Russian Christmas Eve and I dine ' at the Grand
Duchess's. To-morrow I shall go to the Emperor's
church at Tsarskoe Selo to see how they are all
getting on down there.
I have been to leave a Christmas present for
Dmitri Pavlovich. As I arrived Boris Golitzin was
leaving the house. The old butler had told him
* The only cases of the kind on record are : (i) a distant
relative of the Emperor Alexander II robbed his mother of
her jewels, and (2) another youthful relative ran away with
a ballet-dancer and was brought back from the frontier and
reduced to the ranks.
f The Emperor Paul's tomb in the Peter-Paul Fortress is
. always ablaze with tapers, whilst that of his son, believed by
the people to be cognisant of his murder, has none.
DEPORTATION OF DMITRI 89
Dmitri Pavlovich had gone out, but the house is 1917
guarded and there was a sentry inside the door.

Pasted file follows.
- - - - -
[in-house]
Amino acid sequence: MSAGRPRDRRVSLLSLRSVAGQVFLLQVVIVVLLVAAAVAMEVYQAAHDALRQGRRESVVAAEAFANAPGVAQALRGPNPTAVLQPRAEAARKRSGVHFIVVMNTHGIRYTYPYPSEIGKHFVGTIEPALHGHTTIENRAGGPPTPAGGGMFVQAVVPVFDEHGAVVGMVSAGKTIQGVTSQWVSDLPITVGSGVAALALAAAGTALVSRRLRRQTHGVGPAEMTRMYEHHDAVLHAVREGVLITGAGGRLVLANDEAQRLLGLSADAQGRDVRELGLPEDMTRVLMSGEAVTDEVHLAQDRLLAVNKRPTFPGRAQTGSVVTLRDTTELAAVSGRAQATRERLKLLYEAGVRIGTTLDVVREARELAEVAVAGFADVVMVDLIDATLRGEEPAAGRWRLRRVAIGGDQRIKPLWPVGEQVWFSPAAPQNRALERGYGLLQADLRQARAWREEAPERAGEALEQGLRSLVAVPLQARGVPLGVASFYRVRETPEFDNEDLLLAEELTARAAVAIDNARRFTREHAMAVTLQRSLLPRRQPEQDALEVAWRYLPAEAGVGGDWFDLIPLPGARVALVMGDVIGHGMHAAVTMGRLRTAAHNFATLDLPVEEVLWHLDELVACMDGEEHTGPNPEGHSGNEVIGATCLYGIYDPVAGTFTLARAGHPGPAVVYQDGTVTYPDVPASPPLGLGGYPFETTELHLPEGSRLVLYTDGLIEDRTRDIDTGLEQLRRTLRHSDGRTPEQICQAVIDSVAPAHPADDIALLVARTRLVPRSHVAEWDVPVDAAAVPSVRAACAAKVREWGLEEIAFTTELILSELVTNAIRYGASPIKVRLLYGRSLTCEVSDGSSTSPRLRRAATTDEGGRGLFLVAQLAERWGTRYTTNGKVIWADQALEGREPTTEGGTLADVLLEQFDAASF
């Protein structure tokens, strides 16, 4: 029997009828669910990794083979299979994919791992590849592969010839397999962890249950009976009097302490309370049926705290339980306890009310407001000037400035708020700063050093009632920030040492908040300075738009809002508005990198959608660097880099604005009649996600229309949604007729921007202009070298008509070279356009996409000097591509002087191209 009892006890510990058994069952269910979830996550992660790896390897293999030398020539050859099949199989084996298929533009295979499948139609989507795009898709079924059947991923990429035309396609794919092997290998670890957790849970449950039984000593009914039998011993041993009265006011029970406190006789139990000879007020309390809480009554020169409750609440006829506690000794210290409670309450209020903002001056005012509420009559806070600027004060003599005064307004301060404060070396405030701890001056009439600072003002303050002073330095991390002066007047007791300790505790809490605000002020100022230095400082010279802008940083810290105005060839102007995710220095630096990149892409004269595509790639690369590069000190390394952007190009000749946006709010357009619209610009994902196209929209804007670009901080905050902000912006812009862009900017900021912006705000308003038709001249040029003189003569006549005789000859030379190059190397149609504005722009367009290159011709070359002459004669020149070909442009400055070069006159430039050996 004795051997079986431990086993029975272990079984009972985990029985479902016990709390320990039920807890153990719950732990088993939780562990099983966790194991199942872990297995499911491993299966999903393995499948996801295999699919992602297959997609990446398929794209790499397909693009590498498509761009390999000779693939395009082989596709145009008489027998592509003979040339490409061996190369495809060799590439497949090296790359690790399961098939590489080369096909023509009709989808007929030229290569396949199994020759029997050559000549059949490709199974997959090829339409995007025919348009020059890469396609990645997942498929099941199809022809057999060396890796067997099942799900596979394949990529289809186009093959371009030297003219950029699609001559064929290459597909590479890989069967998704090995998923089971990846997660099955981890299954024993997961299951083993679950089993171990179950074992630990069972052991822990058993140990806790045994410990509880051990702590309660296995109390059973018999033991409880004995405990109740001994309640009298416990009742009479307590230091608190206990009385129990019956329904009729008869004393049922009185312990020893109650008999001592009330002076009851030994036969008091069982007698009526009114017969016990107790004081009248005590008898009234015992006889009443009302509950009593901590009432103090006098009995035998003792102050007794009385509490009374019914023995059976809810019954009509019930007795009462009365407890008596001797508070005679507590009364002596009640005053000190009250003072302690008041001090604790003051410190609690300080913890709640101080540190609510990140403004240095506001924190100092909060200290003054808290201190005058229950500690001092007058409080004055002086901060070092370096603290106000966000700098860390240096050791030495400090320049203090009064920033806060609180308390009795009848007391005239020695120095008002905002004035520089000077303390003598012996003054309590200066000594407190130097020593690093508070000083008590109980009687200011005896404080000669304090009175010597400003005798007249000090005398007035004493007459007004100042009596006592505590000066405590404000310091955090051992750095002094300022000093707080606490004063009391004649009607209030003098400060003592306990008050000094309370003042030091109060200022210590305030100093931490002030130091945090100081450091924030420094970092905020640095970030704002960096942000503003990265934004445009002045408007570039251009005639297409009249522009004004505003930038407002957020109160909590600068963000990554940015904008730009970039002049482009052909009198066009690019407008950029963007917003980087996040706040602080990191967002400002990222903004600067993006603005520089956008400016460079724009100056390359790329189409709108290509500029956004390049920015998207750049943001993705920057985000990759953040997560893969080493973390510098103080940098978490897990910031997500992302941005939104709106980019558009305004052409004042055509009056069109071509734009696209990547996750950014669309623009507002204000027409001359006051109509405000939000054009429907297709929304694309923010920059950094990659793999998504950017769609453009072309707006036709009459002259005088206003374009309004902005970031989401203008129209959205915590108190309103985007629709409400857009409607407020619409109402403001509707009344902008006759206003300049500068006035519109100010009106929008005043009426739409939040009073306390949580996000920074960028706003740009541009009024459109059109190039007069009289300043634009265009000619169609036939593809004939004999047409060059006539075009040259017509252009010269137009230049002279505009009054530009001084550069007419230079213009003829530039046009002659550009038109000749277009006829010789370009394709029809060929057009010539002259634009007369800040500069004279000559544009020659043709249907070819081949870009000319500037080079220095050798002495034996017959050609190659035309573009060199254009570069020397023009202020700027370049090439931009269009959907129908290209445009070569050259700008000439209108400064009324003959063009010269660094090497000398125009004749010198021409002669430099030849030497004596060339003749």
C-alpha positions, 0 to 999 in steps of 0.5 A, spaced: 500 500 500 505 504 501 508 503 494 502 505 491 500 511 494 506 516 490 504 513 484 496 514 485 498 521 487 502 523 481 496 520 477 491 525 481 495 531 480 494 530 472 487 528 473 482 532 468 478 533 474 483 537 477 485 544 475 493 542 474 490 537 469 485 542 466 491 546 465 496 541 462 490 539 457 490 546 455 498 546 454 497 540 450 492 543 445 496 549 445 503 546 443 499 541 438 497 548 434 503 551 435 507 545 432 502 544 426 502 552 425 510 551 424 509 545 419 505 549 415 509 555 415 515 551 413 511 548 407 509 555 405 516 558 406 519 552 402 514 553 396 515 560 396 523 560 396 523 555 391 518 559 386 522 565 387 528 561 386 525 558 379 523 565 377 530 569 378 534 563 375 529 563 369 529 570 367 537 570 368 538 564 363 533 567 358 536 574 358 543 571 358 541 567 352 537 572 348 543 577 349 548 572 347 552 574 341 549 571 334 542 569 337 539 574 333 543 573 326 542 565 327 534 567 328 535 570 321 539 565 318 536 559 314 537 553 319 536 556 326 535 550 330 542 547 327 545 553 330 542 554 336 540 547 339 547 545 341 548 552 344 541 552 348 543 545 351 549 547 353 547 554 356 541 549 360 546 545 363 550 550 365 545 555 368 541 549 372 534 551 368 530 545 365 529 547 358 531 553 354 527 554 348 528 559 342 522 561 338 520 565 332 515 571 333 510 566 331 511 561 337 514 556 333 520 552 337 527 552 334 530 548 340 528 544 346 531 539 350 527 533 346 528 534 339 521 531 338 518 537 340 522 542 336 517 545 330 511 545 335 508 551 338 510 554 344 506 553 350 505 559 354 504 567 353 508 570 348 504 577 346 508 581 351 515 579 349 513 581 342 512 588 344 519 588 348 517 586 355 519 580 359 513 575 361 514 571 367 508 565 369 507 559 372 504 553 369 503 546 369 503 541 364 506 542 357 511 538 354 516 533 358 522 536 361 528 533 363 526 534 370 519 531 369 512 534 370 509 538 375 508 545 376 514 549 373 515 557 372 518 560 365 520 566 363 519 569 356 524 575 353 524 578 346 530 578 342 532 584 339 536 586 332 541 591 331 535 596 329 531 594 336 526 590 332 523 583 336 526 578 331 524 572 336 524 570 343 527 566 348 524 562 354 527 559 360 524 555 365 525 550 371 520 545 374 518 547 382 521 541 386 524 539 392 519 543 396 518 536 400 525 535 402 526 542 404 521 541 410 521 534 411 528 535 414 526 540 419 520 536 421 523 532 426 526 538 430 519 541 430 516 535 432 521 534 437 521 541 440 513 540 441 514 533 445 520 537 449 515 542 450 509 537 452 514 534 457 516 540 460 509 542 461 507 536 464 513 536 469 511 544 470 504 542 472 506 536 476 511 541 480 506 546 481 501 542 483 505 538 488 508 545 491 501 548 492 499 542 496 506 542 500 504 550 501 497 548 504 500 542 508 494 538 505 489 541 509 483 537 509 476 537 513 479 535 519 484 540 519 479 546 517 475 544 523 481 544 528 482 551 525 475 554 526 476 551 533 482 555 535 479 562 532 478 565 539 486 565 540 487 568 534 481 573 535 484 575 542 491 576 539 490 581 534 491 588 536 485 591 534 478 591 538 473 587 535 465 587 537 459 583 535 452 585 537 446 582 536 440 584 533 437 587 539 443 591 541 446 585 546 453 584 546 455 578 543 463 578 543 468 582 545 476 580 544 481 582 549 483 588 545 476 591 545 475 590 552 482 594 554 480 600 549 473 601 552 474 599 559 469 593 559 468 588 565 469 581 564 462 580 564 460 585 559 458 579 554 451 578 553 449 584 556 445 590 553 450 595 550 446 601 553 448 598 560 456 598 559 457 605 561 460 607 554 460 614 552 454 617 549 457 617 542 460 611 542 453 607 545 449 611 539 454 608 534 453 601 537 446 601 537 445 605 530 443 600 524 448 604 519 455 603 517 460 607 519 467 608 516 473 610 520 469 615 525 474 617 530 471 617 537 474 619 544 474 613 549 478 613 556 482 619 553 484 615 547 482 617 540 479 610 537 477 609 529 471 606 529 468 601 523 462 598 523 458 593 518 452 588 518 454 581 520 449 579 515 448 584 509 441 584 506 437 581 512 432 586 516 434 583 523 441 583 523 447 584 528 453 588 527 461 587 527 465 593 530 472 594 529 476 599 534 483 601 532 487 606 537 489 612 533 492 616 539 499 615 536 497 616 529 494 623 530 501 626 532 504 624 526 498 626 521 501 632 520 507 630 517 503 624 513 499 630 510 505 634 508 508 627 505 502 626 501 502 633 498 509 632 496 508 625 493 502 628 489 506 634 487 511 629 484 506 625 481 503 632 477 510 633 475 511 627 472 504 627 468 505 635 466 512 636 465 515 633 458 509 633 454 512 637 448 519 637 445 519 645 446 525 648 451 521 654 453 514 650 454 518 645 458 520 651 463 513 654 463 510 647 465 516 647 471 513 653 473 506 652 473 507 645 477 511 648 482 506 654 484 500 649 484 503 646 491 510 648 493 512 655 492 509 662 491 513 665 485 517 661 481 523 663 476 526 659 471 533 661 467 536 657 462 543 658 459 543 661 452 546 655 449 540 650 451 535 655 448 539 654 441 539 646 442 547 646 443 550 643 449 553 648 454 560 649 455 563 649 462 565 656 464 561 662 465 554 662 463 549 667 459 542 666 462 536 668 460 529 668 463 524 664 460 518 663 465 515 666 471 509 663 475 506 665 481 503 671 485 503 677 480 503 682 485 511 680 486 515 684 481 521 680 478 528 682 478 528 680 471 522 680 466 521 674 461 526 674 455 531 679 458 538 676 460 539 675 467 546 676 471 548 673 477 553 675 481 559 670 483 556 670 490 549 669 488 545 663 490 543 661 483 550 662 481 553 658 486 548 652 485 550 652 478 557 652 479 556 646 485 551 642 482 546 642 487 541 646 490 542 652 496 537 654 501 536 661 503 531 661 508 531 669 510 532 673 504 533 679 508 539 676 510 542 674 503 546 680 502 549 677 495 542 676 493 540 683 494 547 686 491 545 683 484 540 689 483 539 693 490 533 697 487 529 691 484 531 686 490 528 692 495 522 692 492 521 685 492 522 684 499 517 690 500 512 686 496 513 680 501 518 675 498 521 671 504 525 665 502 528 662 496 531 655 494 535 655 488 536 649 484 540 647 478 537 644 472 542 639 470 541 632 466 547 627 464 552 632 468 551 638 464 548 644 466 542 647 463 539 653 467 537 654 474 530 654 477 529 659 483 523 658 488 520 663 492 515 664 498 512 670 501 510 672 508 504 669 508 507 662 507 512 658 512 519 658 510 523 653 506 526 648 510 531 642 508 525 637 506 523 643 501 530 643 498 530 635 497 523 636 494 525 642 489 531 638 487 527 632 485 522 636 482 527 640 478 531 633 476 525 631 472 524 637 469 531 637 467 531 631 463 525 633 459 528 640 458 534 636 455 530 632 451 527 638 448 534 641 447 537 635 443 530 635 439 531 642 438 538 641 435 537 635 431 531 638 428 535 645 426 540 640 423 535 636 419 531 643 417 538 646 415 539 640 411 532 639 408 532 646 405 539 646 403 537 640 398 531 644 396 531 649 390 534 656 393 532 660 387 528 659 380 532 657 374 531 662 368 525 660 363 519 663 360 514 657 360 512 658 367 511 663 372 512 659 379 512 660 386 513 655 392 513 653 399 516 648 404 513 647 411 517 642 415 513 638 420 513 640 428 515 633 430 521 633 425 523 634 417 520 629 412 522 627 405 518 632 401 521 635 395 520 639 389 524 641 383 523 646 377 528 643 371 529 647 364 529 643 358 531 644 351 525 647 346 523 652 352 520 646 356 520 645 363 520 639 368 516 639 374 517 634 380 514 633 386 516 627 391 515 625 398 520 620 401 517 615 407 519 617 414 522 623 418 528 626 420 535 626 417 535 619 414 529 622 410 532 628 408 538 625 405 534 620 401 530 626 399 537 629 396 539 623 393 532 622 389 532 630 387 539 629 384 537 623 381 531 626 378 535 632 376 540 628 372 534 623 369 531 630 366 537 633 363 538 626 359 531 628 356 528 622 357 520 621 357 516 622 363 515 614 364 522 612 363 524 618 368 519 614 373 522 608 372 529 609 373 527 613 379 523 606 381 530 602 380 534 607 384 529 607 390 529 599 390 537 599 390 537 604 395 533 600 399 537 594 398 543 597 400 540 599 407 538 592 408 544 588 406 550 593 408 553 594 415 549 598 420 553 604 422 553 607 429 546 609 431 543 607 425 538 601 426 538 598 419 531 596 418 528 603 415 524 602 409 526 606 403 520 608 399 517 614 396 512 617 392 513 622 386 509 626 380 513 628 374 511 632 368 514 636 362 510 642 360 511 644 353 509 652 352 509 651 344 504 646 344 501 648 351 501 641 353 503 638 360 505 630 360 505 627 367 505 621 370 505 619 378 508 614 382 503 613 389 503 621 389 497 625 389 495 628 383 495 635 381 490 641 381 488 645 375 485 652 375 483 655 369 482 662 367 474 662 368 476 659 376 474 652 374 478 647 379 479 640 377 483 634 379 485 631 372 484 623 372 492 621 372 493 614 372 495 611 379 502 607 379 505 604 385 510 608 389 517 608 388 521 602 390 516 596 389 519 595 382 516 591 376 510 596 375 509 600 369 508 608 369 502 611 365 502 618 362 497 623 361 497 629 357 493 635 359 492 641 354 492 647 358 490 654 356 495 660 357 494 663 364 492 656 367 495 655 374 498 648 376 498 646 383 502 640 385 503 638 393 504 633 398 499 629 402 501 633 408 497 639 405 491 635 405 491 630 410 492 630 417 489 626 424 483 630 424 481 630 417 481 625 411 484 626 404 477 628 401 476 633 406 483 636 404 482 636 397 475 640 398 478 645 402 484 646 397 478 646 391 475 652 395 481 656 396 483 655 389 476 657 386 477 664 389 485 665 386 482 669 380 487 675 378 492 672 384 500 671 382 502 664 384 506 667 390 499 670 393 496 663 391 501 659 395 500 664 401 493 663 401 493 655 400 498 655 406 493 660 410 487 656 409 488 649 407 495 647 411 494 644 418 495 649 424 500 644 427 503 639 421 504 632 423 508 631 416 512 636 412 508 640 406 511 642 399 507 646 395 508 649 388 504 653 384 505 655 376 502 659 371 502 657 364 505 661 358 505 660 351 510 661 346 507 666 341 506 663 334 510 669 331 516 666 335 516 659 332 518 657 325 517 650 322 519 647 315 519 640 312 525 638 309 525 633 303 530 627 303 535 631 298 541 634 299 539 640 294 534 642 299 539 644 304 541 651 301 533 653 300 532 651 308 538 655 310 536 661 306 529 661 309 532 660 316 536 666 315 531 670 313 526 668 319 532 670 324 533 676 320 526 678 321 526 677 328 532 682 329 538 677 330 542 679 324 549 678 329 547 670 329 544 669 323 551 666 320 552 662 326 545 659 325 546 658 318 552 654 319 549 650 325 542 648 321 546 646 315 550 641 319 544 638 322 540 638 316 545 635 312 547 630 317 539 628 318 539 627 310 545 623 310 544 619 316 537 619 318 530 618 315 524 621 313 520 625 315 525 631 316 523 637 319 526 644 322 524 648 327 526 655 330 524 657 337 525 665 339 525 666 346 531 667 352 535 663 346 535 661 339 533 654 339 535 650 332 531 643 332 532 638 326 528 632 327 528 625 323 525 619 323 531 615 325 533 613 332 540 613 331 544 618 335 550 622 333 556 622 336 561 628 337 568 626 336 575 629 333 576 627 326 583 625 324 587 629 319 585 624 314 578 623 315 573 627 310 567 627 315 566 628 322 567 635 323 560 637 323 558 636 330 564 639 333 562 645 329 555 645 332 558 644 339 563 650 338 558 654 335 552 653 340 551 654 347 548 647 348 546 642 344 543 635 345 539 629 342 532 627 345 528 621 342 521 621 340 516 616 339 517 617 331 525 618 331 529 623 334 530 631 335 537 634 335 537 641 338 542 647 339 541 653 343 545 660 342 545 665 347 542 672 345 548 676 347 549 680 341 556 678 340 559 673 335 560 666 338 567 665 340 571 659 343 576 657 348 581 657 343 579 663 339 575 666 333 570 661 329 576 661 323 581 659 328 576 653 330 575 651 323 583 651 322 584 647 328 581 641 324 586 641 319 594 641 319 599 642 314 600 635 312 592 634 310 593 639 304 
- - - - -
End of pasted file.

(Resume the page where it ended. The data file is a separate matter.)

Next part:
Our Ambassador is very worried. It is real winter
and the thermometer varies between 20 and 35
of frost Fahrenheit. It's dreadful having two Christ-
mases and two New Year's Days. My writing is
unreadable because my arms are so bad, and until
the cold goes I don't expect to get better.
I telegraphed to Prince Putiatin at Tsarskoe to
know whether I could hear Mass at Feodorovski
Sobor to-morrow, Christmas Day, as we who have
the entree to the church have to get special per-
mission for the great feasts.
At 8 to dine with the Grand Duchess. We were
twenty-eight at dinner. I sat on the left of the
Grand Duchess Victoria, just returned from Ru-
mania ; the three Grand Dukes dined ; all the
family looked very disturbed. During dinner the
Grand Duchess Victoria told me that Dmitri
Pavlovich had left for Persia.
After dinner we all went into the ballroom, where
there was a Christmas tree. The Grand Duchess
Marie beckoned me to come to her, and told me
the events of the day. She was very much upset.
She told me that Dmitri Pavlovich had been
deported at 2 a.m. that morning to Kasvin, on
the confines of the Empire the Persian border.
He had only been told at 9.30 p.m., and his carriage
was attached to a 2.30 a.m. train. He left under
arrest. He was accompanied by General Lyman,
his military tutor from childhood, and by an officer
who is responsible for his safe custody. This
90 RUSSIAN DIARY
1917 officer was obliged, much against his will, to under-